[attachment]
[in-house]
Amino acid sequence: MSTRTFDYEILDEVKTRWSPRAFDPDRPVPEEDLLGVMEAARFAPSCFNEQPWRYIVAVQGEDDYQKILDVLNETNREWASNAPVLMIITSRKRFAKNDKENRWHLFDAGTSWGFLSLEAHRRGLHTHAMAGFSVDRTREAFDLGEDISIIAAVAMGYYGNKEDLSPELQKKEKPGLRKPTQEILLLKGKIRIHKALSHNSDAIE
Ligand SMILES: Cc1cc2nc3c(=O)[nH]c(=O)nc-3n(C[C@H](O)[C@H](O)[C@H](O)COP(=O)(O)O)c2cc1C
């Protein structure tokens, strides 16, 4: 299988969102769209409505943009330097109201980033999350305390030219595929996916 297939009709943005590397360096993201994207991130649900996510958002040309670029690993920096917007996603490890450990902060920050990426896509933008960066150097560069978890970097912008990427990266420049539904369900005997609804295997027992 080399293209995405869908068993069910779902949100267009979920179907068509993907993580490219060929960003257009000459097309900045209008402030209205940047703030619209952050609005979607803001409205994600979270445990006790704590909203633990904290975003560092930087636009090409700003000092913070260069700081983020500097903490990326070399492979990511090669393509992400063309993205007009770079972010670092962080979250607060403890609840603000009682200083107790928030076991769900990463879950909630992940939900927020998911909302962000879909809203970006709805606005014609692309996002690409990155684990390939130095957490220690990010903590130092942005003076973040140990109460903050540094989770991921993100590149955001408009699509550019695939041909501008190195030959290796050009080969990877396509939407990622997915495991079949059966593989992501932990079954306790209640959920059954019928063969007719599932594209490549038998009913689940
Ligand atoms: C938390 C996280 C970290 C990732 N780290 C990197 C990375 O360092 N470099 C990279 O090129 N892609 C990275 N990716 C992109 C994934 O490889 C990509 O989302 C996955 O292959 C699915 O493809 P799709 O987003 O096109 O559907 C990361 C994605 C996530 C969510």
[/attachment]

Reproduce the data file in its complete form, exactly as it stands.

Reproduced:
[in-house]
Amino acid sequence: MSTRTFDYEILDEVKTRWSPRAFDPDRPVPEEDLLGVMEAARFAPSCFNEQPWRYIVAVQGEDDYQKILDVLNETNREWASNAPVLMIITSRKRFAKNDKENRWHLFDAGTSWGFLSLEAHRRGLHTHAMAGFSVDRTREAFDLGEDISIIAAVAMGYYGNKEDLSPELQKKEKPGLRKPTQEILLLKGKIRIHKALSHNSDAIE
Ligand SMILES: Cc1cc2nc3c(=O)[nH]c(=O)nc-3n(C[C@H](O)[C@H](O)[C@H](O)COP(=O)(O)O)c2cc1C
């Protein structure tokens, strides 16, 4: 299988969102769209409505943009330097109201980033999350305390030219595929996916 297939009709943005590397360096993201994207991130649900996510958002040309670029690993920096917007996603490890450990902060920050990426896509933008960066150097560069978890970097912008990427990266420049539904369900005997609804295997027992 080399293209995405869908068993069910779902949100267009979920179907068509993907993580490219060929960003257009000459097309900045209008402030209205940047703030619209952050609005979607803001409205994600979270445990006790704590909203633990904290975003560092930087636009090409700003000092913070260069700081983020500097903490990326070399492979990511090669393509992400063309993205007009770079972010670092962080979250607060403890609840603000009682200083107790928030076991769900990463879950909630992940939900927020998911909302962000879909809203970006709805606005014609692309996002690409990155684990390939130095957490220690990010903590130092942005003076973040140990109460903050540094989770991921993100590149955001408009699509550019695939041909501008190195030959290796050009080969990877396509939407990622997915495991079949059966593989992501932990079954306790209640959920059954019928063969007719599932594209490549038998009913689940
Ligand atoms: C938390 C996280 C970290 C990732 N780290 C990197 C990375 O360092 N470099 C990279 O090129 N892609 C990275 N990716 C992109 C994934 O490889 C990509 O989302 C996955 O292959 C699915 O493809 P799709 O987003 O096109 O559907 C990361 C994605 C996530 C969510």